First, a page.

"At the moment when the sky falls on him, Jake Hersh is thirty-seven, a near-rich, near-famous film and TV director living millionairishly in London and loving it - a life that is worlds away from the all-poor, all-Jewish St. Urbain's Street in Montreal, where he was raised admist a clamor of Hershes both terrible and wonderful. He is still, night and day, after ten years madly in love with his beautiful gentile wife, Nancy. He is the adoring father of three blooming exemplars of the new breed of mixed-marriage kids who belong everywhere, with a stake in Jehovah and a claim on Christ. He is a Success.
"Fortunate man. What is it, then, that has drawn him, however reluctantly, to friendship with that compulsive failure Harry Stein, nasty little accountant who makes obscene telephone calls to movie stars?
"What is it that has kept Jake, over the years, worshipping and ever searching for his long-lost cousin Joey - Joey the Avenger on Horseback, missing since eighteen, now perhaps in Paraguay on the trail of the notorious Dr. Mengele, perhaps single-handedly defending an Israeli outpost, recognized for an instant galloping across the screen of a Hollywood Western...
"What is it that has brought Jake to his present appalling and ridiculous crisis: this paterfamilias and man of sensibility is now, incredibly (and to the delight of the sensational press), a prisoner in the dock at the Old bailey, accused of an unspeakable crime by Ingrid, blonde, concupiscent German au pair girl...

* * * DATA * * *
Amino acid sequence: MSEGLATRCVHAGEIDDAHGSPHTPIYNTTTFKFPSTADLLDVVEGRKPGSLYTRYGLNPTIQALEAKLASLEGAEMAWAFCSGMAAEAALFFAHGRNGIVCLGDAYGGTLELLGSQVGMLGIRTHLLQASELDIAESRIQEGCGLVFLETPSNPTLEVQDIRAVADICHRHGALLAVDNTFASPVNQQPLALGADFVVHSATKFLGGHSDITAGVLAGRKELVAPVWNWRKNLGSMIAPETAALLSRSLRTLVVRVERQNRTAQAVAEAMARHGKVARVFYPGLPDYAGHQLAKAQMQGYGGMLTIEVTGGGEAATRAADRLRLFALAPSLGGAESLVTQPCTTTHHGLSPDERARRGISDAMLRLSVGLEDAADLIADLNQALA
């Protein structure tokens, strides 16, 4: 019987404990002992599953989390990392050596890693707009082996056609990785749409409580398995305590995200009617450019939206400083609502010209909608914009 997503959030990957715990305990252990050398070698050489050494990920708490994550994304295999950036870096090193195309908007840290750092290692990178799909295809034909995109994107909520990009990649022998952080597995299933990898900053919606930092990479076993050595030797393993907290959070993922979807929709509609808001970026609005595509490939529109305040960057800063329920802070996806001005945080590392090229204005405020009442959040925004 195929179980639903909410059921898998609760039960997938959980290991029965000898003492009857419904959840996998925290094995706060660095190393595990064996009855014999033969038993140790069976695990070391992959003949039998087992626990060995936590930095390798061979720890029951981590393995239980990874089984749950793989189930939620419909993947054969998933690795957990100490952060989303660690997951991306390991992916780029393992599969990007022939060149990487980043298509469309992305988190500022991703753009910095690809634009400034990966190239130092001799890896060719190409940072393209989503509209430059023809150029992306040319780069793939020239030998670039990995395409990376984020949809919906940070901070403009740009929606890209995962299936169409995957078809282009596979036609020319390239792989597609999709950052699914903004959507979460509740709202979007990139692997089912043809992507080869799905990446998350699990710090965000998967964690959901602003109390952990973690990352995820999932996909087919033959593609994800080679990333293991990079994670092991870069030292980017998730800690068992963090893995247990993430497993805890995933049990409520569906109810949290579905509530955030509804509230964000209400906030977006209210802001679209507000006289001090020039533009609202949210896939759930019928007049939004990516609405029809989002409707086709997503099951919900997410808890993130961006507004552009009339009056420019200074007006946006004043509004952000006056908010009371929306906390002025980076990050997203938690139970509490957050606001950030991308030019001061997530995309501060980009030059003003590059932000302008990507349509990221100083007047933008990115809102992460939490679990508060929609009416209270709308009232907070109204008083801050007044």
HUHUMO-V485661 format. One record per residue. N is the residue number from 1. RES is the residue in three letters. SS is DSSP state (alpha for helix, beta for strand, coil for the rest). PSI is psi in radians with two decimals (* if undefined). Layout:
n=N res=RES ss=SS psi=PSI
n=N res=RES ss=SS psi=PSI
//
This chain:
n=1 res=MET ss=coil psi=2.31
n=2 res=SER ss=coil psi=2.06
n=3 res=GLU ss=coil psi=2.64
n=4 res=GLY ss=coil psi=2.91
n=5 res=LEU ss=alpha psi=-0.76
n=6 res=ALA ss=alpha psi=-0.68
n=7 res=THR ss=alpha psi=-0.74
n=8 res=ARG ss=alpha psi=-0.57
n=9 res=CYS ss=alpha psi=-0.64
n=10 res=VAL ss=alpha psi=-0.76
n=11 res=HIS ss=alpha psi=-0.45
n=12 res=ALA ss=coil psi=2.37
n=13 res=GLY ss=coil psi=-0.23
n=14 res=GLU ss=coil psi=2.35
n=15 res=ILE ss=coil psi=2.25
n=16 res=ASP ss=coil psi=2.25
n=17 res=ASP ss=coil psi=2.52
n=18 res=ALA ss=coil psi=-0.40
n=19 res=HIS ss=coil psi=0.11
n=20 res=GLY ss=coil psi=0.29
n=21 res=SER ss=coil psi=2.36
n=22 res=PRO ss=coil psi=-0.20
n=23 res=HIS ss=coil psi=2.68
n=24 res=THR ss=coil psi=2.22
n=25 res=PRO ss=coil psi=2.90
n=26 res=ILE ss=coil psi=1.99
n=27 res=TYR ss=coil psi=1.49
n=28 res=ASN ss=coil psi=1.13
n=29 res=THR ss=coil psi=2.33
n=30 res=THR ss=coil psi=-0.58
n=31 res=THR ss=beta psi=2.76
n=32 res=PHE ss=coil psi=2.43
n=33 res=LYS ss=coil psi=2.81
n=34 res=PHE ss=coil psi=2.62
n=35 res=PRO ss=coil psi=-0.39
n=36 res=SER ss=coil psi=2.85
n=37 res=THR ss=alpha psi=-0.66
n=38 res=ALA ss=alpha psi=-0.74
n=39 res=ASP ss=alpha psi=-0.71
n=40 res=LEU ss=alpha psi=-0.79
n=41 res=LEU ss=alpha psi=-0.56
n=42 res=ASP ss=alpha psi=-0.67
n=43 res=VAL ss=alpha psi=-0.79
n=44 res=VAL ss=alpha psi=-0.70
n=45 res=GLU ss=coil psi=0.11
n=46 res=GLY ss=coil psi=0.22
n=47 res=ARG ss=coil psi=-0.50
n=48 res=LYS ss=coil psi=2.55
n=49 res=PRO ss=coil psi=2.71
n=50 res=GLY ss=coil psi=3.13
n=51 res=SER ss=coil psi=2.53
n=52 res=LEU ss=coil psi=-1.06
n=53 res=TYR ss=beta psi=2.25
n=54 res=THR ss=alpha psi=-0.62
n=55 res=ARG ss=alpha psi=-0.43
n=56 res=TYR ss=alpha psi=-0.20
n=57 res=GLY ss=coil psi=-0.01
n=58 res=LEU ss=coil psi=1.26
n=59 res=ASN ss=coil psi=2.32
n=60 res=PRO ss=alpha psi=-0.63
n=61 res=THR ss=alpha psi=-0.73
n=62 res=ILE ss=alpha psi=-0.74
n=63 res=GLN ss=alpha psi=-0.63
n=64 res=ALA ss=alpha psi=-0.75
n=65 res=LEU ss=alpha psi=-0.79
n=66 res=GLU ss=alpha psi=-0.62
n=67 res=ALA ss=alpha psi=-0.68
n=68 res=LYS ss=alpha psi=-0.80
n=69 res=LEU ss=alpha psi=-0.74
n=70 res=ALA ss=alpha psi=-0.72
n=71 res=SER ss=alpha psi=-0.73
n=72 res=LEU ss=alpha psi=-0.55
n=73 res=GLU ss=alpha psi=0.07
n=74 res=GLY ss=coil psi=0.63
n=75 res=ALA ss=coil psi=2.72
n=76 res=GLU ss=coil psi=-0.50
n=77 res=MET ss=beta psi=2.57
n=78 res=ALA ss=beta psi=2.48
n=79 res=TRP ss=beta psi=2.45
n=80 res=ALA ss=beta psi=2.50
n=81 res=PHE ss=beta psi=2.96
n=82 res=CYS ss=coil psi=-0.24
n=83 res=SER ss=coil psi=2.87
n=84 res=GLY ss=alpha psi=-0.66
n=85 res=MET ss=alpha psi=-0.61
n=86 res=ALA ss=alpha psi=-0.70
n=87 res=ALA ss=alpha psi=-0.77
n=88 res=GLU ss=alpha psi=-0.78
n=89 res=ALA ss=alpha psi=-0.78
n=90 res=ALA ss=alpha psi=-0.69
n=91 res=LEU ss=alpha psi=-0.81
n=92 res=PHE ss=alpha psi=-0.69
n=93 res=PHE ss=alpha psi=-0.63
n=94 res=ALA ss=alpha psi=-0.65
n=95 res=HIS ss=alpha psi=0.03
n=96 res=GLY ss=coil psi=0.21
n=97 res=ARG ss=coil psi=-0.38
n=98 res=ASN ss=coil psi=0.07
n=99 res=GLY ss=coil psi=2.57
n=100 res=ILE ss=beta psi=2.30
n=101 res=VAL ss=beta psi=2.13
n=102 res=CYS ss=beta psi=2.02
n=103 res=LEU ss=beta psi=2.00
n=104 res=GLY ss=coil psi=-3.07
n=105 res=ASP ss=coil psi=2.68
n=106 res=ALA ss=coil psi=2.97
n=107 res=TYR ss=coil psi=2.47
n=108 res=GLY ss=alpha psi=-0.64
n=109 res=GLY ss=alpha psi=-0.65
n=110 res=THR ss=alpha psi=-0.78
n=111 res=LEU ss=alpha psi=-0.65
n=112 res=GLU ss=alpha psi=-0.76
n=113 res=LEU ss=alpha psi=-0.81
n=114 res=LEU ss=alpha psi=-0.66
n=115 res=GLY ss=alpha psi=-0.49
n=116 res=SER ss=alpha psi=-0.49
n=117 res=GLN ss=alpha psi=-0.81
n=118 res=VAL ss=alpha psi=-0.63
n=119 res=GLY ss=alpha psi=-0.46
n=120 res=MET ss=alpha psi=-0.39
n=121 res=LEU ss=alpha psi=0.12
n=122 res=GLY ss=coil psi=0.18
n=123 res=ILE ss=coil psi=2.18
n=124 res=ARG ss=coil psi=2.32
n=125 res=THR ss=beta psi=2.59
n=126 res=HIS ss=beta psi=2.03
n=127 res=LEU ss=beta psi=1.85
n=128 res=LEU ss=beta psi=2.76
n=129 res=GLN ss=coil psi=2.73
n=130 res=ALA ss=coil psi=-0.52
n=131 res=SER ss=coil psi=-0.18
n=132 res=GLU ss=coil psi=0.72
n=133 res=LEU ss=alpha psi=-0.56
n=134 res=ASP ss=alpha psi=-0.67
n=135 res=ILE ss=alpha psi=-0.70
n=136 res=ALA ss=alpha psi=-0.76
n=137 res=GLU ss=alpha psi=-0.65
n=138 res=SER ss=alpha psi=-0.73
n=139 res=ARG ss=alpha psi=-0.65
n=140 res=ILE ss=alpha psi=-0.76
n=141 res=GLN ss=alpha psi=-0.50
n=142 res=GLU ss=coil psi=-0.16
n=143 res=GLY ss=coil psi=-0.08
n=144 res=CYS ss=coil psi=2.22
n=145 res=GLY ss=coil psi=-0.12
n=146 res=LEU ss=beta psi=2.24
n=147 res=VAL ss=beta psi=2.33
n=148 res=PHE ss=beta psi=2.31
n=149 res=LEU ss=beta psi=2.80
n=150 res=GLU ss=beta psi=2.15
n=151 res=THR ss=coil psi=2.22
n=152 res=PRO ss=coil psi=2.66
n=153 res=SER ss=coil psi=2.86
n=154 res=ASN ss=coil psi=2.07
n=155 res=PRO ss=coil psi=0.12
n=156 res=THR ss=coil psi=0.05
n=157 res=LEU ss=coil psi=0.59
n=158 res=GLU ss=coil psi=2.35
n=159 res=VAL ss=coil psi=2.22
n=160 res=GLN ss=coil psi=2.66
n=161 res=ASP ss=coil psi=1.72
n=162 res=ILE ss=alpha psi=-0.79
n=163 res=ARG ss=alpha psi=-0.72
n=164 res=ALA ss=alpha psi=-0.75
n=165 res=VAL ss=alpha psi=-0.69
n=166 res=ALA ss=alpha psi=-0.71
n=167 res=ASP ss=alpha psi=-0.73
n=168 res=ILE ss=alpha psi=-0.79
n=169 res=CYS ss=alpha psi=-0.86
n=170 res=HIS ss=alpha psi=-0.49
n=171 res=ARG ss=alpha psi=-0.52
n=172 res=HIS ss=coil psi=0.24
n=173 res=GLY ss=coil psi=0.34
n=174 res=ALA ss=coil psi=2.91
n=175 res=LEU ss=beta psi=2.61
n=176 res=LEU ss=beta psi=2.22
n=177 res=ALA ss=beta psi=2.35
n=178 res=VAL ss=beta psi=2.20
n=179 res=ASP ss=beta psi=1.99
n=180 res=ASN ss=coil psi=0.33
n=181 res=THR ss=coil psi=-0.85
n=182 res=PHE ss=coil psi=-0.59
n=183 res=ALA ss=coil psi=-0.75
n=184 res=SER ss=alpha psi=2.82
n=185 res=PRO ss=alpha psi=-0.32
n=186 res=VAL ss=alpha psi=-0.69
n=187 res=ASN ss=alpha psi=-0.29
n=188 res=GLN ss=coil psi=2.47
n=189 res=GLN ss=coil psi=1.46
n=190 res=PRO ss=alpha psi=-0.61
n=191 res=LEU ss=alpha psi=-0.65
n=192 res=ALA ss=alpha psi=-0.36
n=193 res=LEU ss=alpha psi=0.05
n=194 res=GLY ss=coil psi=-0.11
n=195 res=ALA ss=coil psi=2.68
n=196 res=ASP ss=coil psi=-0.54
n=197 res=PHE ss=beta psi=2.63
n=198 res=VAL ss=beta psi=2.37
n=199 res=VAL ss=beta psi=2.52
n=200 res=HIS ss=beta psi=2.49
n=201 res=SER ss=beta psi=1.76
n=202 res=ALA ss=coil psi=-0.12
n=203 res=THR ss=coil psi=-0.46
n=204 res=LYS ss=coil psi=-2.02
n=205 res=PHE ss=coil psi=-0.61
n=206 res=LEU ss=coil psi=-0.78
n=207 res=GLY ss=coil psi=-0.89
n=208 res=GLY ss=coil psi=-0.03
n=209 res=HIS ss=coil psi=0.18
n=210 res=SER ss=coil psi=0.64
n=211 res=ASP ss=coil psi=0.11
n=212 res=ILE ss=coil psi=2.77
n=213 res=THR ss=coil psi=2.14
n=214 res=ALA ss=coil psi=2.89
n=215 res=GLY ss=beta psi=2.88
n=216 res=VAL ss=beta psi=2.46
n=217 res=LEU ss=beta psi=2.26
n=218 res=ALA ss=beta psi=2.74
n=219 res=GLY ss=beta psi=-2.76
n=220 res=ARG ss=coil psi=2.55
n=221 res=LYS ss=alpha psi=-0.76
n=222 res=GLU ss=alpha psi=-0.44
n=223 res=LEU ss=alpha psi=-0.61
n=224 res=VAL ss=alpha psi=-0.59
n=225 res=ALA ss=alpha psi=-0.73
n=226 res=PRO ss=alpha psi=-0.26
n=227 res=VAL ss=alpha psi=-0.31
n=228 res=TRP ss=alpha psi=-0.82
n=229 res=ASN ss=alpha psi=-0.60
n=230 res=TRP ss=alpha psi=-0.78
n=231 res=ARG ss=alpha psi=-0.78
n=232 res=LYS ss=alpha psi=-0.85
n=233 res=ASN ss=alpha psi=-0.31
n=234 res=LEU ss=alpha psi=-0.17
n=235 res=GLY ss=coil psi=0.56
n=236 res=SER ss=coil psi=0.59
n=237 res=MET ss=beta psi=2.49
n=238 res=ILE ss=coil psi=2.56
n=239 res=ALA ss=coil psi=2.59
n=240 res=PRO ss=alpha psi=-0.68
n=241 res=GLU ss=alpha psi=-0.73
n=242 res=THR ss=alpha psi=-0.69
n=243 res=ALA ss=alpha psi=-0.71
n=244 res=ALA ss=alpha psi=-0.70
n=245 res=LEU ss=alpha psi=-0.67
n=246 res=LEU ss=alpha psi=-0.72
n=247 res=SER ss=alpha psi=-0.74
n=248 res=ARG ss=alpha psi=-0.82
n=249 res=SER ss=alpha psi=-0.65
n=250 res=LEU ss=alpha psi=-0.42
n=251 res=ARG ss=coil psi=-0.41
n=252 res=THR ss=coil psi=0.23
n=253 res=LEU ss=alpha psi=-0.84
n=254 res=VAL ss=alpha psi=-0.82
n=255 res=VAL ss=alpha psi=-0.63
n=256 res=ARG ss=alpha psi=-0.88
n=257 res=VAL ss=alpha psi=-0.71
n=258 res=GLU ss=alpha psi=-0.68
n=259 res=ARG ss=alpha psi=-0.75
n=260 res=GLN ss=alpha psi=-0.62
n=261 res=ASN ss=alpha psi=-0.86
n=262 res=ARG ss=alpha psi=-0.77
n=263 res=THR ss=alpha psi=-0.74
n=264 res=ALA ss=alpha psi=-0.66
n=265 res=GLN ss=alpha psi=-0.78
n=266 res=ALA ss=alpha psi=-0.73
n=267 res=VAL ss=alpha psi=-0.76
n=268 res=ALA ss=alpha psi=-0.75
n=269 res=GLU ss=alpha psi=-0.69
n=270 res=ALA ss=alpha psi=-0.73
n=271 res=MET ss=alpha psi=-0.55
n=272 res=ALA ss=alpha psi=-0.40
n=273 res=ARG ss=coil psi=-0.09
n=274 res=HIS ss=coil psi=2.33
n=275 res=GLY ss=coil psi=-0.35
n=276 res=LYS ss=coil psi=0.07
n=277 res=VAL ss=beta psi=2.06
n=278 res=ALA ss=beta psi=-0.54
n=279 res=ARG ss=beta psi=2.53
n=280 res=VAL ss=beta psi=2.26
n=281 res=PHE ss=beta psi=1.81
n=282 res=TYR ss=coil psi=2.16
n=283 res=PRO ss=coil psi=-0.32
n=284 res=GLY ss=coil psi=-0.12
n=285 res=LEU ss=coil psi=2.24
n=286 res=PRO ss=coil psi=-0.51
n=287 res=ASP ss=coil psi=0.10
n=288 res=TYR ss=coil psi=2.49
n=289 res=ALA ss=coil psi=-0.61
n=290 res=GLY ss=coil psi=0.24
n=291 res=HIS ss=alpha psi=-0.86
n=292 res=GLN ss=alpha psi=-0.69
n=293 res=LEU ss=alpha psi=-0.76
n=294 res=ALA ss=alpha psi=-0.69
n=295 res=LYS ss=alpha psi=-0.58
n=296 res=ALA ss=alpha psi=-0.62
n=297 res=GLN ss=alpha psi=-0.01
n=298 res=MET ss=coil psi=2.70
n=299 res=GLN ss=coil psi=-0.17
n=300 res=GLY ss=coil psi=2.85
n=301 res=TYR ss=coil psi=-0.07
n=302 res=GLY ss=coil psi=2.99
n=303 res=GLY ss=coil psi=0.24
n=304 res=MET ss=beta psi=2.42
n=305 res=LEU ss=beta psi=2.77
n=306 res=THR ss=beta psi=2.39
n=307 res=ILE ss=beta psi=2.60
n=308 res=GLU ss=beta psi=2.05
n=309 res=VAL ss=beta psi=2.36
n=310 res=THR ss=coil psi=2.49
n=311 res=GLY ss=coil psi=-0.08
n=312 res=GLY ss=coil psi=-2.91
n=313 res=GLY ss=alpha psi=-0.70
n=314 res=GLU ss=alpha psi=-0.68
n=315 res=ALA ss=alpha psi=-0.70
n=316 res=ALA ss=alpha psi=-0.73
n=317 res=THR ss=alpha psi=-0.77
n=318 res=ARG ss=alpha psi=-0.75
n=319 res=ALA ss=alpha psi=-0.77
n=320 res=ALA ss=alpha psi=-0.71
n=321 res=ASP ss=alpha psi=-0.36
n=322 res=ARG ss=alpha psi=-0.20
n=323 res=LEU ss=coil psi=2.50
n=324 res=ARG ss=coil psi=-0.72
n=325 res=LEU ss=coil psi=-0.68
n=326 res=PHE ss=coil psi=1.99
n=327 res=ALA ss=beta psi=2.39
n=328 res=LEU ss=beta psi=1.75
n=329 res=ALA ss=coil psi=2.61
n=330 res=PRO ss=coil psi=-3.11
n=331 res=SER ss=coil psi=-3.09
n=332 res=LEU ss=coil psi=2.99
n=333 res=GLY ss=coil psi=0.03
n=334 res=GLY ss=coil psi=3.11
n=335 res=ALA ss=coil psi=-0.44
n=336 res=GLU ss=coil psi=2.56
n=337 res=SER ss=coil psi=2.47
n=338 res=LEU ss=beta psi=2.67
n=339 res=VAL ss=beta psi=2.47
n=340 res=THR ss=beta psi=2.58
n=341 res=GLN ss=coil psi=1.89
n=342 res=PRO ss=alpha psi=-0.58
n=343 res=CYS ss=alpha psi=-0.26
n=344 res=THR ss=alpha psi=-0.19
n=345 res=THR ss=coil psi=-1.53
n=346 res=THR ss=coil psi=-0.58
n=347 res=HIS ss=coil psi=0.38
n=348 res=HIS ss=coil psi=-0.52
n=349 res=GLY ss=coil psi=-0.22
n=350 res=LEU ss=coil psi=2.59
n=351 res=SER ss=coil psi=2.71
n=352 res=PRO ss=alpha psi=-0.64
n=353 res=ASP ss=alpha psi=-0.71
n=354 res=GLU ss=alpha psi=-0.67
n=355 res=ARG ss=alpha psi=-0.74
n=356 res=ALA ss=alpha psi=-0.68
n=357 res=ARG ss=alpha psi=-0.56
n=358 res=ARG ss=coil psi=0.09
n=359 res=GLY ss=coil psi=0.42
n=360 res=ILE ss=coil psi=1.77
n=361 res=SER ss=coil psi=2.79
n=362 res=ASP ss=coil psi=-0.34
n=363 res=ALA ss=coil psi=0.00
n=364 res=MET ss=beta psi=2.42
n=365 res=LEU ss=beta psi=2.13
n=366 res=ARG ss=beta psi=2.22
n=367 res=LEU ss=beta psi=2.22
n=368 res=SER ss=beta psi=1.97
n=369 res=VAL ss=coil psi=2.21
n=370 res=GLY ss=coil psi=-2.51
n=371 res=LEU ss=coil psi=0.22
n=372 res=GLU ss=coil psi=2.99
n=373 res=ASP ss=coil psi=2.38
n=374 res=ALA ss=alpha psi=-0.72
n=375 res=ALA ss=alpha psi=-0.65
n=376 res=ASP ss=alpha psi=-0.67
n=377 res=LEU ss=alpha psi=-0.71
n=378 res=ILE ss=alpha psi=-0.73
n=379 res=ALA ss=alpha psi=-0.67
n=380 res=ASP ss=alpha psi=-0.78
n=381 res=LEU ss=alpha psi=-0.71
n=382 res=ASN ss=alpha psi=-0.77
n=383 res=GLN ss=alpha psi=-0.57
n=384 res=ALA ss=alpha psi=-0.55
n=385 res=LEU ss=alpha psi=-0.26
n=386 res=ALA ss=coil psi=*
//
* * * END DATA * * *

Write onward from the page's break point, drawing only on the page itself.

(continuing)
"Is he guilty? And what is he guilty of? The whole texture of a life being lived is conveyed in Richler's complex, moving, and wonderfully comic evocation of a generation consumed (sometimes) with guilt - guilt at not joining every battle, at not healing every wound, guilt at not riding hell-for-leather to the rescue of all, side by side with the Avenger himself, St. Urbain's Horseman."
Sometimes Jake wondered if the Doktor, given his declining years, slept with his mouth open, slack, or was it (more characteristically, prhaps) always clamped shut? Doesn't matter. In any event, the Horseman would extract the gold fillings from the triangular cleft between his upper front teeth with pliers. Slowly, Jake thought, coming abruptly awake in a sweat. "He's come," Jake proclaimed aloud.
Beside him, Nancy stirred.
"It's nothing," Jake said softly. "Just the dream again. Go back to sleep."
The Doktor was reputed to keep armed bodyguards, maybe four of them. Certainly he kept a weapon handy himself. Say a service revolver tucked under his pillow or an automatic rifle leaning against a wall in his villa with the barred windows off an unmarked road in the jungle, between Puerto San Vincente and the border fortress of Carlos Antonio López, on the Paraná River. Even that doesn't matter, Jake thought. St. Urbain's Hoseman will take him by surprise, gaining the advantage.
From the Knopf hardback edition, 1971.